opportunity without adult competition.
 



There are opportunities for junior hunters (age 12-16) that are different from the Mentored Youth Program (kids under 12 who have not taken HTE and must sit next to an adult in limited seasons, but can take the shot).  
 
For the last couple weeks, there was a squirrel season for junior hunters, but not mentored youth.  
 
For the last couple weeks, there was a rabbit season for junior hunters, but not mentored youth.
 
From last Saturday through today, there was a pheasant season for junior hunters, but not mentored youth.  
 
Forget which one it was, but one Saturday in September, there was a statewide one day waterfowl hunt for junior hunters, but not mentored youth, where they could shoot ducks as well as the early season geese.  
 
Mentored youth hunting is limited to turkeys, deer (they get their own antlered tag, but the mentor/adult must supply the doe tag if they shoot a doe and can't hunt during any deer season that a junior hunter can hunt), squirrels and I believe coyotes and groundhogs too.  Basically, the youth cannot walk around with a gun, and there can only be one gun between the adult and the kid.  The adult must sit "within arm's reach" of the kid in all hunting situations.  
 
Not trying to change your mind on how ya feel about it, was just pointing out some of the differences.  
 
I started taking my oldest deer hunting when he was 9, and he did just fine with a .30/.30 and dropped a spike with one shot.  At age 11, he dropped a 9 point with a .243.  Shooting off of sticks both times, and shots under 40 yards.  I wouldn't have allowed him to shoot much further than that anyway, unless it was a wide open shot.    
 
My youngest son is 8, and in my mind, is on the edge of being mentally and physically ready to hunt deer.  He can shoot a little .22 I have, and I'm about to take him out for squirrels for the second time.  
 
I wouldn't be opposed to a bottom end age limit on the Mentored Program either, but I also do know some kids that could handle shooting off of sticks with a crossbow or rifle at age 6 or 7.  But my boys were not, so I didn't take them out at that age.  
#18
dpms
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Re: YOUTH HUNTING PROGRAMS 2018/10/13 15:38:58 (permalink)
psu_fish
Absolutely no reason a 5 year old should be in the woods, with a centerfire rifle, shooting a deer. I do not care how close the adult mentor is sitting next to the kid.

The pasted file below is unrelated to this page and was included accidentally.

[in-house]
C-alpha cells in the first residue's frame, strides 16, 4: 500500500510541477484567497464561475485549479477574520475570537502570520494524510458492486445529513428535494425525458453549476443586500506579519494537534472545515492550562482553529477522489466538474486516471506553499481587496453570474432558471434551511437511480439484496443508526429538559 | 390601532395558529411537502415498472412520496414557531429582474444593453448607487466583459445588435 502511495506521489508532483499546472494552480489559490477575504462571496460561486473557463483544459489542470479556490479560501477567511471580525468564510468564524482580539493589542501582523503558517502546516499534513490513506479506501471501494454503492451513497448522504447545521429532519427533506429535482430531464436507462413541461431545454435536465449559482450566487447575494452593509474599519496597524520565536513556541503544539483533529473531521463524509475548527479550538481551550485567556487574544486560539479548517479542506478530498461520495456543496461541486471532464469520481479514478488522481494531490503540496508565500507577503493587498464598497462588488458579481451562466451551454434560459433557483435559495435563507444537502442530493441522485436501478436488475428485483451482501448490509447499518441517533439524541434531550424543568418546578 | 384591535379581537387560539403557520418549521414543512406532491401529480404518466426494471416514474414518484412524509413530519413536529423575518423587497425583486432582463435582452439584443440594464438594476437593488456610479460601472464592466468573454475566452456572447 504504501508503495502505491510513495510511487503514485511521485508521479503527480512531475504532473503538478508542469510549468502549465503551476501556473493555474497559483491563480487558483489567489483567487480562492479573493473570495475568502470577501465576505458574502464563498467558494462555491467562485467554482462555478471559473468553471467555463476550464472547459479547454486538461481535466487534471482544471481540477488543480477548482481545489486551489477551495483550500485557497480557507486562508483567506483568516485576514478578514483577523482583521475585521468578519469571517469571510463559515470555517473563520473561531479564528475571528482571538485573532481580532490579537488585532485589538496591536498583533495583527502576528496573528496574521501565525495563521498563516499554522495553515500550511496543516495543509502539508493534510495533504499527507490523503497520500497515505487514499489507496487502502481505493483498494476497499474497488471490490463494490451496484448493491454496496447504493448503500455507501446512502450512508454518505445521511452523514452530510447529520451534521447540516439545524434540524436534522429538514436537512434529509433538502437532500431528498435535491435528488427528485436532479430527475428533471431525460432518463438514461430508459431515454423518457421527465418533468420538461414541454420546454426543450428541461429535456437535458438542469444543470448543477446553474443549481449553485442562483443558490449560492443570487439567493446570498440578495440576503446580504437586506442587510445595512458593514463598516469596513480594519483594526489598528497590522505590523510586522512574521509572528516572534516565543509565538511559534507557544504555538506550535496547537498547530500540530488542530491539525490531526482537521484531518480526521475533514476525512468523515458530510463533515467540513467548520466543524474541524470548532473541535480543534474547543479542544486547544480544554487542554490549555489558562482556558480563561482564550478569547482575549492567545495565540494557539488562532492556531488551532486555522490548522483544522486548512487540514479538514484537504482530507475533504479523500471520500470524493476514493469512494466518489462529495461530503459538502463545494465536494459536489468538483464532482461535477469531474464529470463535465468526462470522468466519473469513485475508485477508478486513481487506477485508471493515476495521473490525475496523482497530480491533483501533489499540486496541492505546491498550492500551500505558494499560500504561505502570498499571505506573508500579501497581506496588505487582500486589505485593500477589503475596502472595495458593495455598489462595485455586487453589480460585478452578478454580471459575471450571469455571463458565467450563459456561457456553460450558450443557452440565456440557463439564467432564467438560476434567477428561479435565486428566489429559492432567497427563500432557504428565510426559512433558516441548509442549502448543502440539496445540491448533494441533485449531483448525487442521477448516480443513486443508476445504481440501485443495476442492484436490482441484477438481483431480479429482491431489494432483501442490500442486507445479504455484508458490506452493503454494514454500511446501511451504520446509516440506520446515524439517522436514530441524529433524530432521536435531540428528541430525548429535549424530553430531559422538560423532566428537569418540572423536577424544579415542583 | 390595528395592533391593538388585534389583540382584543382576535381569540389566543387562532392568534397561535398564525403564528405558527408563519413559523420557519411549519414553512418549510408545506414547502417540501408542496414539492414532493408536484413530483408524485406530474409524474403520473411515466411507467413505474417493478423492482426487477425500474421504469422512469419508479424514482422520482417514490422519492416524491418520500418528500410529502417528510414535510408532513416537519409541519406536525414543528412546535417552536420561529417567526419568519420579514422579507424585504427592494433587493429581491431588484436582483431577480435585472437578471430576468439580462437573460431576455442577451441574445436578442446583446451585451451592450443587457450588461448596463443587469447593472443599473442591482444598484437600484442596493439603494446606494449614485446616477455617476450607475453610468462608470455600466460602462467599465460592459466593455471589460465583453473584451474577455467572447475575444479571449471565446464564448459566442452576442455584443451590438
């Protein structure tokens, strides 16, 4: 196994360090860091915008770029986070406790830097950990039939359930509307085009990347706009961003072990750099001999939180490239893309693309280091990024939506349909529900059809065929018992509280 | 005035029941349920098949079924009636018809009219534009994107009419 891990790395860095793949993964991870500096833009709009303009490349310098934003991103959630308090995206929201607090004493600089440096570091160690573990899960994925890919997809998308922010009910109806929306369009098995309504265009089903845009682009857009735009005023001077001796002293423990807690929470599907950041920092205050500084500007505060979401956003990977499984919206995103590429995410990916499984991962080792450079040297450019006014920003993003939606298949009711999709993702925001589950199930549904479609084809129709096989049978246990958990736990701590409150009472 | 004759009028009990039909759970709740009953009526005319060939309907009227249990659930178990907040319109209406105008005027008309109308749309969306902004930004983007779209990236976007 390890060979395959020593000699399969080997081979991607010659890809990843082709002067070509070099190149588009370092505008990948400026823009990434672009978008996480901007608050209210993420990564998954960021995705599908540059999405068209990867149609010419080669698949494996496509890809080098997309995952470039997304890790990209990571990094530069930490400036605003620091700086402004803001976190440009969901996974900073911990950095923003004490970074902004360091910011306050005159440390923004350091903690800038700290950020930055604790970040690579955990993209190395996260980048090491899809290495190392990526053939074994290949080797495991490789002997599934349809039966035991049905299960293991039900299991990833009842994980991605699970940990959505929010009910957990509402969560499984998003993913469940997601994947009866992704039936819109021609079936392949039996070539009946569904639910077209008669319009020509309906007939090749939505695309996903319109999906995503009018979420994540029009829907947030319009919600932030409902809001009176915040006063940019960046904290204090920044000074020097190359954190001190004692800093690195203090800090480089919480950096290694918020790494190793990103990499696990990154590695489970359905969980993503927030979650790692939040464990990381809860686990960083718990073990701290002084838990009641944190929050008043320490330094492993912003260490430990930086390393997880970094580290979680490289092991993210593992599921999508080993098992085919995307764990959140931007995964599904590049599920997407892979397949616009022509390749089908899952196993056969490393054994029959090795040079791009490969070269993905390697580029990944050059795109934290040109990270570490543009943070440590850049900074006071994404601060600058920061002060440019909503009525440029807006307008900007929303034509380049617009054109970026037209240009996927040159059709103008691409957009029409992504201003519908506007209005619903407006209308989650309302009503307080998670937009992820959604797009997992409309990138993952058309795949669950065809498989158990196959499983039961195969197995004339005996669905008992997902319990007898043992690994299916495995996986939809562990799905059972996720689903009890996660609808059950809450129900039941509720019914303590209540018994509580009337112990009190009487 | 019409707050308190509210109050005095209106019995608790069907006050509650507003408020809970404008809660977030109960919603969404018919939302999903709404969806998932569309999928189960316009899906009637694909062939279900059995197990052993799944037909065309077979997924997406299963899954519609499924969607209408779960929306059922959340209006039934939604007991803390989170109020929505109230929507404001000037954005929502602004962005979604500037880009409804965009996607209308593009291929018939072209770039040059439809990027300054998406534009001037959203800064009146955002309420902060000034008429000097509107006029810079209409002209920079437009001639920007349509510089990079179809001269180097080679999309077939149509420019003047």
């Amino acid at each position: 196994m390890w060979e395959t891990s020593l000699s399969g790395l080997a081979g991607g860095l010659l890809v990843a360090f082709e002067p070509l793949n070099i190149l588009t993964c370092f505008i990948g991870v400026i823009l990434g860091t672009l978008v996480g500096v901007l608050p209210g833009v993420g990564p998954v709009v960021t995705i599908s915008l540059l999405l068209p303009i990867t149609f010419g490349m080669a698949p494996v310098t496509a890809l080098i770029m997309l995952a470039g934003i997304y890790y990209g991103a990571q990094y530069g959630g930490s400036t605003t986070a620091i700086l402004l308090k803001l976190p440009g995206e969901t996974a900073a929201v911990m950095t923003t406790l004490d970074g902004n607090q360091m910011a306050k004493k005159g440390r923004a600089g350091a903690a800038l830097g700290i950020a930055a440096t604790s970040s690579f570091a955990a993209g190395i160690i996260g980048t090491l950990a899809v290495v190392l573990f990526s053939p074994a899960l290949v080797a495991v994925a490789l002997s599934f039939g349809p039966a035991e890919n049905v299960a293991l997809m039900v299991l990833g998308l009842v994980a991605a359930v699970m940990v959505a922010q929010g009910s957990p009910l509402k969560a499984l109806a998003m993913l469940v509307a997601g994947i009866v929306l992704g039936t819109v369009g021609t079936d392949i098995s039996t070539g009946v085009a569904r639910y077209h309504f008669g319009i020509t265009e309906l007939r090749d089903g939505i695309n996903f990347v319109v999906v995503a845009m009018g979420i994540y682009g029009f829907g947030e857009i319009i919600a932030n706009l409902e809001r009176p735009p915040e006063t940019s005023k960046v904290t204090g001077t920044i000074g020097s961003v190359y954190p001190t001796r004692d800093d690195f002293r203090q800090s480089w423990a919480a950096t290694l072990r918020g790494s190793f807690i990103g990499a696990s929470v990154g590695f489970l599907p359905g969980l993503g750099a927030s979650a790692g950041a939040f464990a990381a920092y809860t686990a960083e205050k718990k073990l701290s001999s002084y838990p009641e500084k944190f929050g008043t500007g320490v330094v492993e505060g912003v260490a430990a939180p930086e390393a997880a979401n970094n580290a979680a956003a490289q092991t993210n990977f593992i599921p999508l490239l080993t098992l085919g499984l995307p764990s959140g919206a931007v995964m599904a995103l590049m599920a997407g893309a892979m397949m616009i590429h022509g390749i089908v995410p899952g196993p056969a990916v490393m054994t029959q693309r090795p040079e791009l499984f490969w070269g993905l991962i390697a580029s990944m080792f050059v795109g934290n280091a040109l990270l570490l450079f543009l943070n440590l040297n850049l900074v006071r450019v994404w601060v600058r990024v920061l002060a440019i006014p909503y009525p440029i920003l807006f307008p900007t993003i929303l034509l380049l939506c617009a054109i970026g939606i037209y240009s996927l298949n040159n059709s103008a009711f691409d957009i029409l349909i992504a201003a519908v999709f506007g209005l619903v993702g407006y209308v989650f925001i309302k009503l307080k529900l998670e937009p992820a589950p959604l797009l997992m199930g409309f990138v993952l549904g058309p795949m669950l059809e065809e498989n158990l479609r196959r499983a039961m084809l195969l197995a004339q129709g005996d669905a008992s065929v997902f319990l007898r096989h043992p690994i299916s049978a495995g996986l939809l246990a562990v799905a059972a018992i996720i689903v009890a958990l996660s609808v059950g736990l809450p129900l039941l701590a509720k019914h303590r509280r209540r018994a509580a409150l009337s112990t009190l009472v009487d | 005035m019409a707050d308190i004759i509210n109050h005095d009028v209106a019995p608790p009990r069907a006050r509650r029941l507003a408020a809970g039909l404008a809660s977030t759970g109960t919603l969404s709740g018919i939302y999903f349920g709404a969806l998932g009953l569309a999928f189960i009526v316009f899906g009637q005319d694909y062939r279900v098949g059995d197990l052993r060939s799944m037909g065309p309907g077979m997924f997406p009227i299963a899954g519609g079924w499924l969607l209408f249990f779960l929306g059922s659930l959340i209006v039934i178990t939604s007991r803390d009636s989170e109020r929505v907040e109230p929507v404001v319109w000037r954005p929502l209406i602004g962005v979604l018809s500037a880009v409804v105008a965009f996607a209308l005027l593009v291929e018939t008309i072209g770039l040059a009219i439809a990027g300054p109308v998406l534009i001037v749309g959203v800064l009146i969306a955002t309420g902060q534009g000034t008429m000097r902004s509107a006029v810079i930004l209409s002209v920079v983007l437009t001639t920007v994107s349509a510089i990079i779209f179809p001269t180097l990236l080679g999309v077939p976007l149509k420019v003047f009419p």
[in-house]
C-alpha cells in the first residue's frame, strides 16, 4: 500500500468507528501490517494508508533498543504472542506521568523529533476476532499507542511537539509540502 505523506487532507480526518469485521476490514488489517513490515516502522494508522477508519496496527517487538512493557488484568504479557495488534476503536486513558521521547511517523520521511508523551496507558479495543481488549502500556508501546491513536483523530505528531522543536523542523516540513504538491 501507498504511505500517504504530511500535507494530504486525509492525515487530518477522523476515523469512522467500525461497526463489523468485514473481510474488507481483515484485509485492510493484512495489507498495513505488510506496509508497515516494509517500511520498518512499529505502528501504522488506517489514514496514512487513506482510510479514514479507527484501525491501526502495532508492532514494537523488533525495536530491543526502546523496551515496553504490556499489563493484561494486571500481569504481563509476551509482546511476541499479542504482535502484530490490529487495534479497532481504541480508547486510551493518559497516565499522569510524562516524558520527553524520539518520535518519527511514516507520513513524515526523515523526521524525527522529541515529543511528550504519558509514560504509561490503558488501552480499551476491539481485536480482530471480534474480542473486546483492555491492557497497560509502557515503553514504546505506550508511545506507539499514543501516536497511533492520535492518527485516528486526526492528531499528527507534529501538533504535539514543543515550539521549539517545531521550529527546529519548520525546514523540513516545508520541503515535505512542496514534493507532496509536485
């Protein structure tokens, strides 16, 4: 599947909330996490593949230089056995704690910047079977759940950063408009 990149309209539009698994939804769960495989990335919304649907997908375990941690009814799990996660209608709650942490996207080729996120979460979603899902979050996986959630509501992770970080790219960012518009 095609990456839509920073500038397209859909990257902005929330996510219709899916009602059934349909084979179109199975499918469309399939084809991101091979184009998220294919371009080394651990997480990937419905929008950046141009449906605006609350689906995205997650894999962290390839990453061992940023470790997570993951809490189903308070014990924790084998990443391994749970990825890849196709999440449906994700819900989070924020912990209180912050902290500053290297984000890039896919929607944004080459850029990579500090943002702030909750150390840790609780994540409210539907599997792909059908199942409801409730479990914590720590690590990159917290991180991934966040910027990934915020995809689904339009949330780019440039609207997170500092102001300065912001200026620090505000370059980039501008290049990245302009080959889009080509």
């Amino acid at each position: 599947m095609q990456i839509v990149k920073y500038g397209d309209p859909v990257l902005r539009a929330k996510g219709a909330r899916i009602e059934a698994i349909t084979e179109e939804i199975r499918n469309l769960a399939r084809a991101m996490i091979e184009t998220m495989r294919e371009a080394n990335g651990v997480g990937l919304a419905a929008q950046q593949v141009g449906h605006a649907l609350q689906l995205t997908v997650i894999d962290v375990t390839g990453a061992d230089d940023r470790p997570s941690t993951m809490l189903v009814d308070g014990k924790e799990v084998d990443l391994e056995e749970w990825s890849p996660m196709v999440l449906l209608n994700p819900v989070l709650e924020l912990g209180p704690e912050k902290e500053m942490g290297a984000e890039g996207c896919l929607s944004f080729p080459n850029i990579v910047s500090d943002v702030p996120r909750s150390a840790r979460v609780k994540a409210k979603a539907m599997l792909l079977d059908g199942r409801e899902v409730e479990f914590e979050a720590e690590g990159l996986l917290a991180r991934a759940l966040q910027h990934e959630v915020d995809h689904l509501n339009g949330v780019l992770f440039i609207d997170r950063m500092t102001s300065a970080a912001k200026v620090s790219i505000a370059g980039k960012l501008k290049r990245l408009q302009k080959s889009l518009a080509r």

Look up hunting related accidents in states that have no minimum age for hunting. After you do that, look up what age group is most likely to be involved in a hunting related accident. 

My rifle is a black rifle
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BeenThereDoneThat.
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Re: YOUTH HUNTING PROGRAMS 2018/10/13 15:42:04 (permalink)
Dave, you are the exception rather the rule.  Having read many of your threads, seen many of your pictures and having met you first hand I have to say you should qualify for "father of the year" as well as "poster dad" for "parents being involved".  Unfortunately far toooooo many parents do not exercise the the same quality standards as you and a few other parents.
 
I couldn't have agreed more with your comment, on a recent thread regarding the pressures applied to the young people by their parents and coaches.  Some, are truly trying to get the students to do their best but unfortunately, far too many coaches and parents are about themselves.  Least not forget those who abuse the programs for their own well being.
 
I might add, I never appreciated these new programs being reason to cause me to have to wear orange during archery season... dag nab-it.
 
 
 
Captain, don't know if you remember my original Avatar?  The pic with the "POSTED" sign as well as my many comments regarding acres and acres of hunting grounds being posted.  How about the responses telling me I was absolutely wrong as land owners were not posting their land?   Well, a few years ago, I saw an indication(a vision if you will) revealing things yet to come.   The indicator was there for everyone to see yet many were blinded (still are) by their denial to believe. 
 
You know stores like Tractor Supply and Walmart stay away from stocking merchandise that don't sell.  So why is it these stores, have been and continue to stock, "POSTED SIGNS"?  Must be sumbody is buyin em me thinks. 
 
If you ask me, (I dare ya) these stores are missing a fantastic advertising opportunity not having their name appear on the signs... there's tons of em around.
post edited by BeenThereDoneThat. - 2018/10/13 15:51:50

Give a man a fish and you will feed him for a day; teach a man to fish and you will feed him for a life time. ~Anne Isabella Thackeray Ritchie (1837–1919)~
 
 
 
  Old fisherman never die; we just smell that way. 
 
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BeenThereDoneThat.